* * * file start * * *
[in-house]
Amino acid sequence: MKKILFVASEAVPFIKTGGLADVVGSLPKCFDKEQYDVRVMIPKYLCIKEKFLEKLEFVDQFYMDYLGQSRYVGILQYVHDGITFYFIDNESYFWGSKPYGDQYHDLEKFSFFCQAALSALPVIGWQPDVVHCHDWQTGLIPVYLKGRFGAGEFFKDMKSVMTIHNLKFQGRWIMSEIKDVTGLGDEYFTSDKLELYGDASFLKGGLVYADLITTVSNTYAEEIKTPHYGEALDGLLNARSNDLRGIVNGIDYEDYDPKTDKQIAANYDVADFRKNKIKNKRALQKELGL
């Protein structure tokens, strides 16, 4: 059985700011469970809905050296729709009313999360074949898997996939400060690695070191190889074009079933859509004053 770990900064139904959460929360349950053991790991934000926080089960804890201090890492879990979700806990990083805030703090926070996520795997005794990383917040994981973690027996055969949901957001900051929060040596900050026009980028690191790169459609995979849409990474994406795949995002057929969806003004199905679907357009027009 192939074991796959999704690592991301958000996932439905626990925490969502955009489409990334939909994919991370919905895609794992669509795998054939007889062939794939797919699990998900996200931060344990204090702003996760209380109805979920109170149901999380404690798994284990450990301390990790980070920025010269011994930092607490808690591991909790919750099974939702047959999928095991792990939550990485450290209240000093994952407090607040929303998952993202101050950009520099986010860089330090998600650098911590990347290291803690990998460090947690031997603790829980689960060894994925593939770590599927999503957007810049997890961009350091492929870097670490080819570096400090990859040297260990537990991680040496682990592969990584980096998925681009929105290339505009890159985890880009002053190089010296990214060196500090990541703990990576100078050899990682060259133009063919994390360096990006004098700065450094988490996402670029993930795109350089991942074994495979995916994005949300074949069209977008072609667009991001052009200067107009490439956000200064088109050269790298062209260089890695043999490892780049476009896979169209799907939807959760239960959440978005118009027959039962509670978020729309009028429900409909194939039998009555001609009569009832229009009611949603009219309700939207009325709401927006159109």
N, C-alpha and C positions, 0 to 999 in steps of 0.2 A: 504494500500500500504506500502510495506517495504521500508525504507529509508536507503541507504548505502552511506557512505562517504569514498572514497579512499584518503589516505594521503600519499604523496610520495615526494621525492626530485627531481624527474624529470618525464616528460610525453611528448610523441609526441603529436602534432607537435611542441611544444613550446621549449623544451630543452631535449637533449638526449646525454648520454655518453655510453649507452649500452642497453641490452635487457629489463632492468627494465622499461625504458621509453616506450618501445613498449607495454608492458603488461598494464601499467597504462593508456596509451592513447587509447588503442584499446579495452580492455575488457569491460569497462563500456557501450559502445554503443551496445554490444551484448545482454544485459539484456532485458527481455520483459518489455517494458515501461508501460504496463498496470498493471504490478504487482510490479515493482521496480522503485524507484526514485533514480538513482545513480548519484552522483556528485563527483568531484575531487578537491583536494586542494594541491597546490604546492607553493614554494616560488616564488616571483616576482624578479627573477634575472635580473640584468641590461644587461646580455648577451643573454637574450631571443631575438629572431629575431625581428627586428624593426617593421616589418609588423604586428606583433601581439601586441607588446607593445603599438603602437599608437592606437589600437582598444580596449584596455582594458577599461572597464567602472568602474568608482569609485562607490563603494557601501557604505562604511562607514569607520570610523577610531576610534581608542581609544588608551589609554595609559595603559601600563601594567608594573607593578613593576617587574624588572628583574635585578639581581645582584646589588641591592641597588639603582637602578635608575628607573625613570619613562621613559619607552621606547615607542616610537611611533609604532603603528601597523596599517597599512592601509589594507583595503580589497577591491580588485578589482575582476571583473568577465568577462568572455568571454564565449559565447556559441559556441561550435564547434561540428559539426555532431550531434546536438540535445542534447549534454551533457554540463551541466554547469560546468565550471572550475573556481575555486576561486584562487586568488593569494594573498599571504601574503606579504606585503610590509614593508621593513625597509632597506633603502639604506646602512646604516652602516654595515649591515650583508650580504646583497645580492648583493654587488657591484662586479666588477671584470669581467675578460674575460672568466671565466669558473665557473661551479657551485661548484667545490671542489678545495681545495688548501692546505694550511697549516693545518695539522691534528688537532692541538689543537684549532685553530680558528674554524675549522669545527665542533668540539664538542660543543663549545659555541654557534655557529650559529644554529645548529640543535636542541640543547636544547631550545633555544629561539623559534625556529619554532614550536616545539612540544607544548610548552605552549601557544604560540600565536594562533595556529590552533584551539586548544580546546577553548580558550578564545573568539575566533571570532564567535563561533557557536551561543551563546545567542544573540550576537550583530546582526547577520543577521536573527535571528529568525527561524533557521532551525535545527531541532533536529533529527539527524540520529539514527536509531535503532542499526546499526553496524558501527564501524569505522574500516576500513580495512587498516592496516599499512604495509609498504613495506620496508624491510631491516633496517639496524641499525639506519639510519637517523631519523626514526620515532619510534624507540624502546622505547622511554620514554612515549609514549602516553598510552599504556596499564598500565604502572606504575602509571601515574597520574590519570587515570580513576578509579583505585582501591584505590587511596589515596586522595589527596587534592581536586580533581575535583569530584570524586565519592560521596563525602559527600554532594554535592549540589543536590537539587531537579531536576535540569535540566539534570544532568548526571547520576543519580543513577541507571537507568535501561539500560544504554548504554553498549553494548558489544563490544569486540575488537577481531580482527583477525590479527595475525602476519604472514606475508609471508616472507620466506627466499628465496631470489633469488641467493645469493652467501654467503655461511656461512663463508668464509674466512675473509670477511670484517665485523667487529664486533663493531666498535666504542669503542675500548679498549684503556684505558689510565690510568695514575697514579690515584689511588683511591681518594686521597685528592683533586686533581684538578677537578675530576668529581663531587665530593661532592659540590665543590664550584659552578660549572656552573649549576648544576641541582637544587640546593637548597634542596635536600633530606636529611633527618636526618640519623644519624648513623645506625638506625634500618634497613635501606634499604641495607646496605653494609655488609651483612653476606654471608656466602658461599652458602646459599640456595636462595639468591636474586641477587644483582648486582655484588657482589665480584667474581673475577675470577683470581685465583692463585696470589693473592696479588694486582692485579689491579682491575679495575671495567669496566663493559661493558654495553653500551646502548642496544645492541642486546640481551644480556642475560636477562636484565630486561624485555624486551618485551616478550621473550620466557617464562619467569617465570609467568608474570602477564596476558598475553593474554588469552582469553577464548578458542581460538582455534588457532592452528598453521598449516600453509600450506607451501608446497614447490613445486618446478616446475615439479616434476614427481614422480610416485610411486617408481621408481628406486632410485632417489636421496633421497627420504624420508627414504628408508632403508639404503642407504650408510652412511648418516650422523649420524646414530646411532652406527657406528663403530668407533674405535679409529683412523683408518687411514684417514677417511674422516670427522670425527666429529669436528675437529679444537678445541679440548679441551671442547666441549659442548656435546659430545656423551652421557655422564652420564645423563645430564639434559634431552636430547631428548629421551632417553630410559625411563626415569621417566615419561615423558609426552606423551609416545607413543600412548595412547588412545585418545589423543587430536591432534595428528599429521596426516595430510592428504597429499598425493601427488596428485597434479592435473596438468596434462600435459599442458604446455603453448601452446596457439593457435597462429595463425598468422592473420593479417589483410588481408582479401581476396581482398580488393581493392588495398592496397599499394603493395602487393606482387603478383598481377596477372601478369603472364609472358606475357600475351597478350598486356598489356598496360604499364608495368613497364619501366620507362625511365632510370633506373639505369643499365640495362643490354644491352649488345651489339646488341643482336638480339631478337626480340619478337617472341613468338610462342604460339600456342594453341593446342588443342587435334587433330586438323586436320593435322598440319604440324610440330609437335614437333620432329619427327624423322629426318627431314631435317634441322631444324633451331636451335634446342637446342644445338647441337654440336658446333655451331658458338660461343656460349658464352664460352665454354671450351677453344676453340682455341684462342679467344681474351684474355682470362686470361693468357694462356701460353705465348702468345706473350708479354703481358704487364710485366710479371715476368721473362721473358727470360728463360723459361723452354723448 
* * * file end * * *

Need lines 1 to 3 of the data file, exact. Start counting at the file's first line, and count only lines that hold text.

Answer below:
[in-house]
Amino acid sequence: MKKILFVASEAVPFIKTGGLADVVGSLPKCFDKEQYDVRVMIPKYLCIKEKFLEKLEFVDQFYMDYLGQSRYVGILQYVHDGITFYFIDNESYFWGSKPYGDQYHDLEKFSFFCQAALSALPVIGWQPDVVHCHDWQTGLIPVYLKGRFGAGEFFKDMKSVMTIHNLKFQGRWIMSEIKDVTGLGDEYFTSDKLELYGDASFLKGGLVYADLITTVSNTYAEEIKTPHYGEALDGLLNARSNDLRGIVNGIDYEDYDPKTDKQIAANYDVADFRKNKIKNKRALQKELGL
């Protein structure tokens, strides 16, 4: 059985700011469970809905050296729709009313999360074949898997996939400060690695070191190889074009079933859509004053 770990900064139904959460929360349950053991790991934000926080089960804890201090890492879990979700806990990083805030703090926070996520795997005794990383917040994981973690027996055969949901957001900051929060040596900050026009980028690191790169459609995979849409990474994406795949995002057929969806003004199905679907357009027009 192939074991796959999704690592991301958000996932439905626990925490969502955009489409990334939909994919991370919905895609794992669509795998054939007889062939794939797919699990998900996200931060344990204090702003996760209380109805979920109170149901999380404690798994284990450990301390990790980070920025010269011994930092607490808690591991909790919750099974939702047959999928095991792990939550990485450290209240000093994952407090607040929303998952993202101050950009520099986010860089330090998600650098911590990347290291803690990998460090947690031997603790829980689960060894994925593939770590599927999503957007810049997890961009350091492929870097670490080819570096400090990859040297260990537990991680040496682990592969990584980096998925681009929105290339505009890159985890880009002053190089010296990214060196500090990541703990990576100078050899990682060259133009063919994390360096990006004098700065450094988490996402670029993930795109350089991942074994495979995916994005949300074949069209977008072609667009991001052009200067107009490439956000200064088109050269790298062209260089890695043999490892780049476009896979169209799907939807959760239960959440978005118009027959039962509670978020729309009028429900409909194939039998009555001609009569009832229009009611949603009219309700939207009325709401927006159109």